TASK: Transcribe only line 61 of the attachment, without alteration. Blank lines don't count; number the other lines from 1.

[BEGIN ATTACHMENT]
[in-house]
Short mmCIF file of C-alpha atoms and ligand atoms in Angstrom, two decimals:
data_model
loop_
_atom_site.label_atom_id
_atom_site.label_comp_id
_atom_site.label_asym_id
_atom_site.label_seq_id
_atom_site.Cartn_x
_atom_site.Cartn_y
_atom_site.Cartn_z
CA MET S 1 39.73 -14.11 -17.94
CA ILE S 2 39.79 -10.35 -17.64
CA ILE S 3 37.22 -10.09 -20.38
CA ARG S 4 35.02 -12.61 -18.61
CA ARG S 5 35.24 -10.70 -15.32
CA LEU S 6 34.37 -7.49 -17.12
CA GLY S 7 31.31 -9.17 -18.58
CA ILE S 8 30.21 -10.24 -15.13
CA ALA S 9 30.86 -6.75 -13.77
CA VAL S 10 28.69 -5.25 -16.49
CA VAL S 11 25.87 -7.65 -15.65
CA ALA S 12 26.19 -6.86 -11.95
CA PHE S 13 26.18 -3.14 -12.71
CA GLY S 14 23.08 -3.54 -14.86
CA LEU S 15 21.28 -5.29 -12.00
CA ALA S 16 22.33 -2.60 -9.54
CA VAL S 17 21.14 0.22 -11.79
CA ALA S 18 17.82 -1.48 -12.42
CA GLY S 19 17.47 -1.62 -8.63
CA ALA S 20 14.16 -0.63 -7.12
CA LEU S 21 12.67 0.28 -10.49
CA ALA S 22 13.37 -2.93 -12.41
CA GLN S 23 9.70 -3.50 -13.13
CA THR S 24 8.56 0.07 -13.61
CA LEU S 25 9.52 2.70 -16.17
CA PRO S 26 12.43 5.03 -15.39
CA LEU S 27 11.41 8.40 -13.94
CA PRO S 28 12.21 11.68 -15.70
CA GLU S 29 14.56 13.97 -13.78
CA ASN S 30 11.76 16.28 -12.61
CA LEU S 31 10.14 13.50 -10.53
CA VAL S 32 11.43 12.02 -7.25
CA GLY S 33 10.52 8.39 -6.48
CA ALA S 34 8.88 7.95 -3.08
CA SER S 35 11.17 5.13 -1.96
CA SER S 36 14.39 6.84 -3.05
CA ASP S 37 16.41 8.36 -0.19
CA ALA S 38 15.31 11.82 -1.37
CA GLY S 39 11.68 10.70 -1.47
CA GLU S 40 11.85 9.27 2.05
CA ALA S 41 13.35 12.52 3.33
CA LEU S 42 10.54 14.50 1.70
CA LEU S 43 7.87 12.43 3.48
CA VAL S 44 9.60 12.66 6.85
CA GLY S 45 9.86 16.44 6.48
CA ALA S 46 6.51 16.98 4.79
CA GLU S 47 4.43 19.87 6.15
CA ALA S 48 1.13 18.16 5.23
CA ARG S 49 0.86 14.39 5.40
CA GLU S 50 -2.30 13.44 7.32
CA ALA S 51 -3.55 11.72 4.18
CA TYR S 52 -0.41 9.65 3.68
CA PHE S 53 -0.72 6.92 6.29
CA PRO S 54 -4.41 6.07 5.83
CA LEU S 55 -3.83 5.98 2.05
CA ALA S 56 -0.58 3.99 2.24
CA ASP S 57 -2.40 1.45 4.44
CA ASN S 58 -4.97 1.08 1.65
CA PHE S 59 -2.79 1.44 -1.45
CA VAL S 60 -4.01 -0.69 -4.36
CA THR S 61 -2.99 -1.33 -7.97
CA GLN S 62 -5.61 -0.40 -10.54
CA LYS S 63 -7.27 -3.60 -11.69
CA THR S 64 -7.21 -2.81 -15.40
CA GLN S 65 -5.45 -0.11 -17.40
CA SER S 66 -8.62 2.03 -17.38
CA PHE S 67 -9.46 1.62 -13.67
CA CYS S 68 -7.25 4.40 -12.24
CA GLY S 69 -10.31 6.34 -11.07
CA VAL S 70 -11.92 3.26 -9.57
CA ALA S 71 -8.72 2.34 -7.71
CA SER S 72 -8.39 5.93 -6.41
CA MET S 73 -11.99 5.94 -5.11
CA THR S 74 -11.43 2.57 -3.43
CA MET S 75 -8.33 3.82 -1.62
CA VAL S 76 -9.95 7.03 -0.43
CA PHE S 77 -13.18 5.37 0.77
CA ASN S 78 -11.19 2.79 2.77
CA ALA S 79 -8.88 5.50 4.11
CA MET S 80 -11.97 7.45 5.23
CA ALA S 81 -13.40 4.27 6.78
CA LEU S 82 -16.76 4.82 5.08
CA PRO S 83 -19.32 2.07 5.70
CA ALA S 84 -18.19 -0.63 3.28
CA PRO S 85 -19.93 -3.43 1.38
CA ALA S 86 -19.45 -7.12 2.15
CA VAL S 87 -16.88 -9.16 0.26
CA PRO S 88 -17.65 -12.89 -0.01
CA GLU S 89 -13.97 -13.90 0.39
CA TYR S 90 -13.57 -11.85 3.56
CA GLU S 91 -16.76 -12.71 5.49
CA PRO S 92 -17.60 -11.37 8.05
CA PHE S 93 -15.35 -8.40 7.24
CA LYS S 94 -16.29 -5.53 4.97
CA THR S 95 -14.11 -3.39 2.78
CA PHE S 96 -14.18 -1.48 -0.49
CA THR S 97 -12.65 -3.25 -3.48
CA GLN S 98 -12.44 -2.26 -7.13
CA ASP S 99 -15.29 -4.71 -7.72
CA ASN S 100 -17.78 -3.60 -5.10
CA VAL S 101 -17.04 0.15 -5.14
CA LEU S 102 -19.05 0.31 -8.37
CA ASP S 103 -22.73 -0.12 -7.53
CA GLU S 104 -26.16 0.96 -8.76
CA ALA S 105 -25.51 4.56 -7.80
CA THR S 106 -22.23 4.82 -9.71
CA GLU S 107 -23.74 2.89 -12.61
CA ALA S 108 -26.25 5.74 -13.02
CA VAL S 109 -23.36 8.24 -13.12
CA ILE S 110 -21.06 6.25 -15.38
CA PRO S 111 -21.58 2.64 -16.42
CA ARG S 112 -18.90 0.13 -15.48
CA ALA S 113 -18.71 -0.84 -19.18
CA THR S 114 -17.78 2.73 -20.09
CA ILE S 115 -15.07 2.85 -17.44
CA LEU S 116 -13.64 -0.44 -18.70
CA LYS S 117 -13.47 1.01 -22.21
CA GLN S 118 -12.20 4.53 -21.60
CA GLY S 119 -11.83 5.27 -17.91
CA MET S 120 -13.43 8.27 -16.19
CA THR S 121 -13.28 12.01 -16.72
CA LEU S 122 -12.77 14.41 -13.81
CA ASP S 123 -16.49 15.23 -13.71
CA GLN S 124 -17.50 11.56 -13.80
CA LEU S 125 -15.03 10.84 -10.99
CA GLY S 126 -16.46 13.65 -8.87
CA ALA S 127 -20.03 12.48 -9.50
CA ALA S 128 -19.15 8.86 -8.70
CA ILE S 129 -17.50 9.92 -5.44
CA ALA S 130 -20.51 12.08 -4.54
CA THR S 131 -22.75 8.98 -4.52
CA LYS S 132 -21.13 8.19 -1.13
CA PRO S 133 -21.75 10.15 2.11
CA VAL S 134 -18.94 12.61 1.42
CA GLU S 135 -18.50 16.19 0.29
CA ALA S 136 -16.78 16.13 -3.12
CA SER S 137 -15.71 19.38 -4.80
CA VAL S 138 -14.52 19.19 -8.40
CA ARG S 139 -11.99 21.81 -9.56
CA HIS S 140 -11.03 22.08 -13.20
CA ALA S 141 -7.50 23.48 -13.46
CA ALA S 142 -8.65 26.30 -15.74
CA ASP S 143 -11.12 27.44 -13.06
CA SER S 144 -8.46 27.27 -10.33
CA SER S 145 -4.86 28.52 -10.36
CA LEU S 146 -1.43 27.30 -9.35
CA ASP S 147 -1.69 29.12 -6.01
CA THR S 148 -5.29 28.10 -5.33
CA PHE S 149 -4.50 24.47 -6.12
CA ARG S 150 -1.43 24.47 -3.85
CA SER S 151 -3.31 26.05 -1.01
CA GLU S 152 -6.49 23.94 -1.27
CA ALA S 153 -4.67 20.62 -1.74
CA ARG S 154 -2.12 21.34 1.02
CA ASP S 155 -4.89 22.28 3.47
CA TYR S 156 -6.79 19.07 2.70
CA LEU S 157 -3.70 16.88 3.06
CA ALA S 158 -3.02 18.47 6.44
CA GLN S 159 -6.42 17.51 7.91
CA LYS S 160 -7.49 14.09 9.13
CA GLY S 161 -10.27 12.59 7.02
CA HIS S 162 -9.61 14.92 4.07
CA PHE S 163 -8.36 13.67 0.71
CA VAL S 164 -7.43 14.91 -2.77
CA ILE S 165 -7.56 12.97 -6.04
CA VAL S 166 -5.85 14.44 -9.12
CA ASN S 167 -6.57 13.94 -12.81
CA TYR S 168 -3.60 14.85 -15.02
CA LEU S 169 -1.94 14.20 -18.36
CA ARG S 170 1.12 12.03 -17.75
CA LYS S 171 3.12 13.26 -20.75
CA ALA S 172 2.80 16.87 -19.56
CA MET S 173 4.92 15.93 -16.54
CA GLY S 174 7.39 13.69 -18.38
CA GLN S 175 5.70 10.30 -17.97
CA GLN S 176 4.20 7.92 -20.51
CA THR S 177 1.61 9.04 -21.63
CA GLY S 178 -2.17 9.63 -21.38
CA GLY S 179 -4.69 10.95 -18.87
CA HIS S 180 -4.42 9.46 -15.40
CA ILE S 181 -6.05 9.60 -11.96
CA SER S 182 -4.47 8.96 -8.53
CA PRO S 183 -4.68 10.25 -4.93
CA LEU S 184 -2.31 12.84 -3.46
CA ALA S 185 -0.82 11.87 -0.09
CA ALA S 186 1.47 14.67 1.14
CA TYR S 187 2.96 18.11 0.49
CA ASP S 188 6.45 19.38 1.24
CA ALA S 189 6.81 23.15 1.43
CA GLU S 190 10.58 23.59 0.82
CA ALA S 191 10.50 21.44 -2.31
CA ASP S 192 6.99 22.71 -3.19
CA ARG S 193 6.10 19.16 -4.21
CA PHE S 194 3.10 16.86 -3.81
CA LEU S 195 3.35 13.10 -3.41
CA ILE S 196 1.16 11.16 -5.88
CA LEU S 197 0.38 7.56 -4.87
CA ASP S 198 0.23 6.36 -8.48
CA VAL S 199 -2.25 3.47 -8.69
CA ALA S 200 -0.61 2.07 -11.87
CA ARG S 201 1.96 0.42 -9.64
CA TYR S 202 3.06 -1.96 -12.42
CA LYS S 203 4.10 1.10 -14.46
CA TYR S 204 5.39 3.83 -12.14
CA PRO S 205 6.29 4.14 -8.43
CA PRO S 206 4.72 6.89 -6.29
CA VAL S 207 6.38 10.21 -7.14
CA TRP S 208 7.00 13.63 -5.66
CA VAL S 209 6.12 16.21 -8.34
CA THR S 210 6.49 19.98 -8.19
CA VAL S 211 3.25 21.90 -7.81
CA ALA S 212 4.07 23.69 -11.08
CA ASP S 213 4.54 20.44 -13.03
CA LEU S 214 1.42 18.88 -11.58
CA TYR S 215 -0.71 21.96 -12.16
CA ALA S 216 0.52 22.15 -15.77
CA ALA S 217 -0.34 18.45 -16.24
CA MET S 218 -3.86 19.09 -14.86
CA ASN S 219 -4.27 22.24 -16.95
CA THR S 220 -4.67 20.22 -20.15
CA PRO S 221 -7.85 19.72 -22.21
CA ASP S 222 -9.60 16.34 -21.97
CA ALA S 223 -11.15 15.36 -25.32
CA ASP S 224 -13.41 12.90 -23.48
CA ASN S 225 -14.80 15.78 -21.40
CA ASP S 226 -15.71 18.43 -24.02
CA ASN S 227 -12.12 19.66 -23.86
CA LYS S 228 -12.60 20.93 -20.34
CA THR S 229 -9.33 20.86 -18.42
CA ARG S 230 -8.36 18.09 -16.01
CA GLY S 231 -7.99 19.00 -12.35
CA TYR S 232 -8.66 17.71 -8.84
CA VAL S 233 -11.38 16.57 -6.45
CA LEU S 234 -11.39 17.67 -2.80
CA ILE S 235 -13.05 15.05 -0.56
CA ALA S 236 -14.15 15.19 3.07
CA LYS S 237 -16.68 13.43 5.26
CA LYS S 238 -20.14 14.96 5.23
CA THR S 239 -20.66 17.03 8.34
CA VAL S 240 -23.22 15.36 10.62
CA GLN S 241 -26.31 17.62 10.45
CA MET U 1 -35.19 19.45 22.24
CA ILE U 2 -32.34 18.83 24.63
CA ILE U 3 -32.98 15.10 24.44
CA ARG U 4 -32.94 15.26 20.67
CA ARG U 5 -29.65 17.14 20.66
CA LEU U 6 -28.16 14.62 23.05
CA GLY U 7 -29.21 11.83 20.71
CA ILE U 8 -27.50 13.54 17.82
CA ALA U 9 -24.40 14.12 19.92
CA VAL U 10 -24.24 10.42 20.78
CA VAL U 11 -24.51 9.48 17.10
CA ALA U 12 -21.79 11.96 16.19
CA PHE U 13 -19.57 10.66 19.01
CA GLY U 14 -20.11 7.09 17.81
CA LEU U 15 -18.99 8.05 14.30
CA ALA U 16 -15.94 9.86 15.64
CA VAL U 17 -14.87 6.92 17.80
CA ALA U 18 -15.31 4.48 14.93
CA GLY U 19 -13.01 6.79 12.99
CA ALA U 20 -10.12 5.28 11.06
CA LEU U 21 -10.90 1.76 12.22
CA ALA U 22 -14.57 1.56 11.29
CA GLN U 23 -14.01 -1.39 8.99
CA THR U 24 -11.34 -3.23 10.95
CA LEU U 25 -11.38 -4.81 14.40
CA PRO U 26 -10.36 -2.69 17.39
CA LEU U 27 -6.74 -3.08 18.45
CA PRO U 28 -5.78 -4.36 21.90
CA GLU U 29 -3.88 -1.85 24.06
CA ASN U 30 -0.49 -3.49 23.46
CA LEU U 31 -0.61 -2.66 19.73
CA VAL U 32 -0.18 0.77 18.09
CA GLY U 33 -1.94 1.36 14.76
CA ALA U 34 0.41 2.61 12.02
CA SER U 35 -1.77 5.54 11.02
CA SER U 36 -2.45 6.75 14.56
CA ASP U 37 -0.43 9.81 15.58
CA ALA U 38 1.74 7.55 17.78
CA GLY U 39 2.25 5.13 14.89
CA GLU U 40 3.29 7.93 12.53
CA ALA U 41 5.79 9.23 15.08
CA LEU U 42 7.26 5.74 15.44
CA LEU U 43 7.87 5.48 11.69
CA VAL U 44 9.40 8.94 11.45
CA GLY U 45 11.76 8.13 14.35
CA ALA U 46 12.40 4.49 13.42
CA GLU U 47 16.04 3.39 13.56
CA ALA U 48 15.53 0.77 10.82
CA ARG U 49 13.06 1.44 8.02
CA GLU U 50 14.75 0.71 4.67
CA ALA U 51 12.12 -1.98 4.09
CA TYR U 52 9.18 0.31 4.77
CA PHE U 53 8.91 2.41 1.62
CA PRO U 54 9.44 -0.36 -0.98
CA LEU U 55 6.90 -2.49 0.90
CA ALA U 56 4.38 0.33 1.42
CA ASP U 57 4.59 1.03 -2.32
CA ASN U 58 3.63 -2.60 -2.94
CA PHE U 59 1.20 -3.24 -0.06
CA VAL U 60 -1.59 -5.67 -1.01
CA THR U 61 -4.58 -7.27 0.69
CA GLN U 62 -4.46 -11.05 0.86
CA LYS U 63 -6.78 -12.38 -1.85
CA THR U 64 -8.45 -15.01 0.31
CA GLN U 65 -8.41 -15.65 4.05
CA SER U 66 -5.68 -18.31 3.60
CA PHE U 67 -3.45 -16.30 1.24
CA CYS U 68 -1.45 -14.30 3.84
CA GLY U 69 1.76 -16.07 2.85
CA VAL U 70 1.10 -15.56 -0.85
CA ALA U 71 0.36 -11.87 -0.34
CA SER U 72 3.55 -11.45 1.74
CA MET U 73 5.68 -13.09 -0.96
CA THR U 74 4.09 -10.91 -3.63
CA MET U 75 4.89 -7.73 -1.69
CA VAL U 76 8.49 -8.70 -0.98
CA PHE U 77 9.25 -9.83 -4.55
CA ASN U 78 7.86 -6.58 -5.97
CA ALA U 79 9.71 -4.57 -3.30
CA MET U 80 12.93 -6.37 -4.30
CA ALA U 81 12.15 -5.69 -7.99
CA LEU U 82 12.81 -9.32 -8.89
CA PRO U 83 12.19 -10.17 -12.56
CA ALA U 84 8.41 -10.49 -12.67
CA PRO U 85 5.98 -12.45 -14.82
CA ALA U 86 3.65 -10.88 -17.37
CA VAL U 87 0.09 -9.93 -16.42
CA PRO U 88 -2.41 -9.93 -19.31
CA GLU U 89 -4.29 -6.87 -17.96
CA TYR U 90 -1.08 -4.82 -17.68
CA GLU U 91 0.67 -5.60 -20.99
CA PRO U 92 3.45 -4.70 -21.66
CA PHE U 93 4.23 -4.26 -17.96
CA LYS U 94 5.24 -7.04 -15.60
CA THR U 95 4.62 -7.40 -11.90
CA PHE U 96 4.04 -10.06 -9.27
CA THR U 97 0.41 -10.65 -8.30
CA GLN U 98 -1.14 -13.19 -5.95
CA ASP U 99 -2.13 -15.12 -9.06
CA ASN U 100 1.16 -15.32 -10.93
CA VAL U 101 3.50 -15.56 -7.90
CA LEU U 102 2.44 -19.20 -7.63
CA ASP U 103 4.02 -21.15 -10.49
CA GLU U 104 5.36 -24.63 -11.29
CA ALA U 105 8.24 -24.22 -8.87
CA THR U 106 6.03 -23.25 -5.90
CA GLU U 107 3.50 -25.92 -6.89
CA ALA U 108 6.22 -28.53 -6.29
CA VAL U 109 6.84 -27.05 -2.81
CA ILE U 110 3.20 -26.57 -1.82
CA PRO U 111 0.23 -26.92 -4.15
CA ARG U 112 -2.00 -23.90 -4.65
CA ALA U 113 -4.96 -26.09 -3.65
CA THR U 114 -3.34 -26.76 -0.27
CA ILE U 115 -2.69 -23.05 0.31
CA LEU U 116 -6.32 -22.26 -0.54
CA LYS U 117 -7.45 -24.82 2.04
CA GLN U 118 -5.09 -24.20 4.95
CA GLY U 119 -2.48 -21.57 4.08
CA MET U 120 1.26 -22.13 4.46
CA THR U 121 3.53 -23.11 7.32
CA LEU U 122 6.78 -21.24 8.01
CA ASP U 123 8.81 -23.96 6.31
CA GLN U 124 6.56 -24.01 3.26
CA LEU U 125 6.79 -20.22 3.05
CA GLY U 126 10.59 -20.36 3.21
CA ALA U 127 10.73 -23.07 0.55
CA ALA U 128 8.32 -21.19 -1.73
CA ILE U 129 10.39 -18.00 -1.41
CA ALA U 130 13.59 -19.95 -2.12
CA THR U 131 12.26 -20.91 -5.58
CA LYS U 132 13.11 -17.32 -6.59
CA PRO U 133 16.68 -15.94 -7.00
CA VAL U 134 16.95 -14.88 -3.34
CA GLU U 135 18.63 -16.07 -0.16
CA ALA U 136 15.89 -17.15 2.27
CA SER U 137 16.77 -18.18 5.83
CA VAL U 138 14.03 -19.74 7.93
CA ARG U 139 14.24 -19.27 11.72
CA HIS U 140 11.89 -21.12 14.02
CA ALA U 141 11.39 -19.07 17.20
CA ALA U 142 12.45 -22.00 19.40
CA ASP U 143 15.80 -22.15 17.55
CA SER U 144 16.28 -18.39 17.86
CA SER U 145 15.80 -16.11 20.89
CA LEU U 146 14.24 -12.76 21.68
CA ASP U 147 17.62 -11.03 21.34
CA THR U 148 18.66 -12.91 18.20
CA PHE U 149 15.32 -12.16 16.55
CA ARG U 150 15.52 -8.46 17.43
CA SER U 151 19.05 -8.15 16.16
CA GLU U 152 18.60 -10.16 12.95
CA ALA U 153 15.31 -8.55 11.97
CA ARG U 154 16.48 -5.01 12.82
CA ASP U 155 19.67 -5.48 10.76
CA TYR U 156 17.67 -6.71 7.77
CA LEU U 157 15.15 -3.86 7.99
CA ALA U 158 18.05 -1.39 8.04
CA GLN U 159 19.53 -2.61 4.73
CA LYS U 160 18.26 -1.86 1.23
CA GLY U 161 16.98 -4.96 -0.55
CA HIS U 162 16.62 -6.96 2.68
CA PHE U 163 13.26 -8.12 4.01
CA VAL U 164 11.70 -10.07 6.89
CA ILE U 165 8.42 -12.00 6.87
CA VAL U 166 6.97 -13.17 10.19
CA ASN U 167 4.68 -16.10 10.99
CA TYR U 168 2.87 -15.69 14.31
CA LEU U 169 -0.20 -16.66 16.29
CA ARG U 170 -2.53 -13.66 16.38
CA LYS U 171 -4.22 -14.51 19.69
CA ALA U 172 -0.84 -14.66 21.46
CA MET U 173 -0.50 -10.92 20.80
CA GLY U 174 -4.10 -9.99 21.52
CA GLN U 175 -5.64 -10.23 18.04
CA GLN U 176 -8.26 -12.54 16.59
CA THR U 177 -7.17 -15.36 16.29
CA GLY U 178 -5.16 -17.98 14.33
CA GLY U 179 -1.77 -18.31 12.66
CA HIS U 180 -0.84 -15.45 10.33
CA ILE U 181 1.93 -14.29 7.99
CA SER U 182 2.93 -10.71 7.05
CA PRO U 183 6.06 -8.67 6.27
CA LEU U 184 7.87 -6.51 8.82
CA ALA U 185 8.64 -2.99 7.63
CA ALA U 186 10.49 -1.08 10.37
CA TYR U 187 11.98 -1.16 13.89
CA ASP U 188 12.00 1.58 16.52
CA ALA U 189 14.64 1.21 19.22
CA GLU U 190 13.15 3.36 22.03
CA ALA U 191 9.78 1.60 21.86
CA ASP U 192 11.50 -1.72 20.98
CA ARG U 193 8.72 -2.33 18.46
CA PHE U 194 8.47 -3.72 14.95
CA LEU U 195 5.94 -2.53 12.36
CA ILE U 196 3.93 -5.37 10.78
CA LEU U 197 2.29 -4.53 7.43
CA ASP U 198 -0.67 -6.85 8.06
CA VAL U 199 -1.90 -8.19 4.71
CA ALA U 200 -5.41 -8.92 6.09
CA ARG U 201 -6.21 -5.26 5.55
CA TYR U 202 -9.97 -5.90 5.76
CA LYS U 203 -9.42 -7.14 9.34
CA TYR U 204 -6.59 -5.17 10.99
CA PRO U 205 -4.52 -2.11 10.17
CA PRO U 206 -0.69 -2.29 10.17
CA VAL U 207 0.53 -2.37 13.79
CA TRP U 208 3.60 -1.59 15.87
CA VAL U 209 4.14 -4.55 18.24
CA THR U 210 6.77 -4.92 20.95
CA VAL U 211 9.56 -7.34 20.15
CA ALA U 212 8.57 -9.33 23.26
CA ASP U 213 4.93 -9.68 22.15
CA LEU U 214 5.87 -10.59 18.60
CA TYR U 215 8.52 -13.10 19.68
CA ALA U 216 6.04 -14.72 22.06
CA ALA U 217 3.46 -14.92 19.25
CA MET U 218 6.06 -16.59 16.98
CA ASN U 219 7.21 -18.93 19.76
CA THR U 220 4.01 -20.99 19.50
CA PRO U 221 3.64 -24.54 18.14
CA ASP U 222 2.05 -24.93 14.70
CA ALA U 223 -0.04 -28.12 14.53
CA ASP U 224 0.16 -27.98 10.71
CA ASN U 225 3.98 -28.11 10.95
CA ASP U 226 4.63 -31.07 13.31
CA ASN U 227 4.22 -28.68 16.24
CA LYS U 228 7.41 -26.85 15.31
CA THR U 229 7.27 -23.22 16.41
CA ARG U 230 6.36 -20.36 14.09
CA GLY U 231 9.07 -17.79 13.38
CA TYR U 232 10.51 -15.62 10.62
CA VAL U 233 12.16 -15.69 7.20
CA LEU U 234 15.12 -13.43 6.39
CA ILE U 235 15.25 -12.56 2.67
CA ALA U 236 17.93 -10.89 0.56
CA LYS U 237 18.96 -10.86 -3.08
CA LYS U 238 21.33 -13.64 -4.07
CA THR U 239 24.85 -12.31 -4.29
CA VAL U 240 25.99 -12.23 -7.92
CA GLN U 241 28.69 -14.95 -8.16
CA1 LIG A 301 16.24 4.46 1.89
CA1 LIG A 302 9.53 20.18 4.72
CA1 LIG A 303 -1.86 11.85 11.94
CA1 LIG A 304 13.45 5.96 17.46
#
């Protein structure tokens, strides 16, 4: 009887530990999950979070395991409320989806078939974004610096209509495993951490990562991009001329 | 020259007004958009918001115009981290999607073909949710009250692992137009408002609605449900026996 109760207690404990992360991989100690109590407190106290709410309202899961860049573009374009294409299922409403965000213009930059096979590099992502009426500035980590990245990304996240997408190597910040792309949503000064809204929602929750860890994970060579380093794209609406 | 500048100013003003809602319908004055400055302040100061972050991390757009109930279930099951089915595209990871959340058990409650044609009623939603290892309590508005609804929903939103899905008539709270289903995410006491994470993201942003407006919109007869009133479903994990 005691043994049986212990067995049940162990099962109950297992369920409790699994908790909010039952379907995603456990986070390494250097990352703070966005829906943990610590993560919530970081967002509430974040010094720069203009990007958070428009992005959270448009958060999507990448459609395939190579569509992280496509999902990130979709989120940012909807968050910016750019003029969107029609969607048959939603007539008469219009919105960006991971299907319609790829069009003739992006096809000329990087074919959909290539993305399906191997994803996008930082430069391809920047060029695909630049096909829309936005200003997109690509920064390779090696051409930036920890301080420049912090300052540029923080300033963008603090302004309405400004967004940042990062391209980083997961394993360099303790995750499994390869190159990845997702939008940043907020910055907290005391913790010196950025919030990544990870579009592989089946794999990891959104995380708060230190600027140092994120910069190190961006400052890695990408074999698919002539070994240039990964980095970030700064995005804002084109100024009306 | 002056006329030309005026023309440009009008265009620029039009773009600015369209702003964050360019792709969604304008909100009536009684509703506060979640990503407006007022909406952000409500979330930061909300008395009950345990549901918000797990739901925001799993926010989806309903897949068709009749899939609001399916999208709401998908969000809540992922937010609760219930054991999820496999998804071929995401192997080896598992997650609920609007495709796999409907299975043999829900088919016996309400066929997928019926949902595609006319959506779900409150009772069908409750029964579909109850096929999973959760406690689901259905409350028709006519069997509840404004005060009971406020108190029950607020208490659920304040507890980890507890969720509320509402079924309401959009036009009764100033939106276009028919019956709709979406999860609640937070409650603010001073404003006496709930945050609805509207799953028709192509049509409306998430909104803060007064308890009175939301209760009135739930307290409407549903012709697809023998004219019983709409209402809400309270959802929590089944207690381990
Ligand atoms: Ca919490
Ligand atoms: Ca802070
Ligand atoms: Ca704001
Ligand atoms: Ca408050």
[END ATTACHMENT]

CA GLU S 50 -2.30 13.44 7.32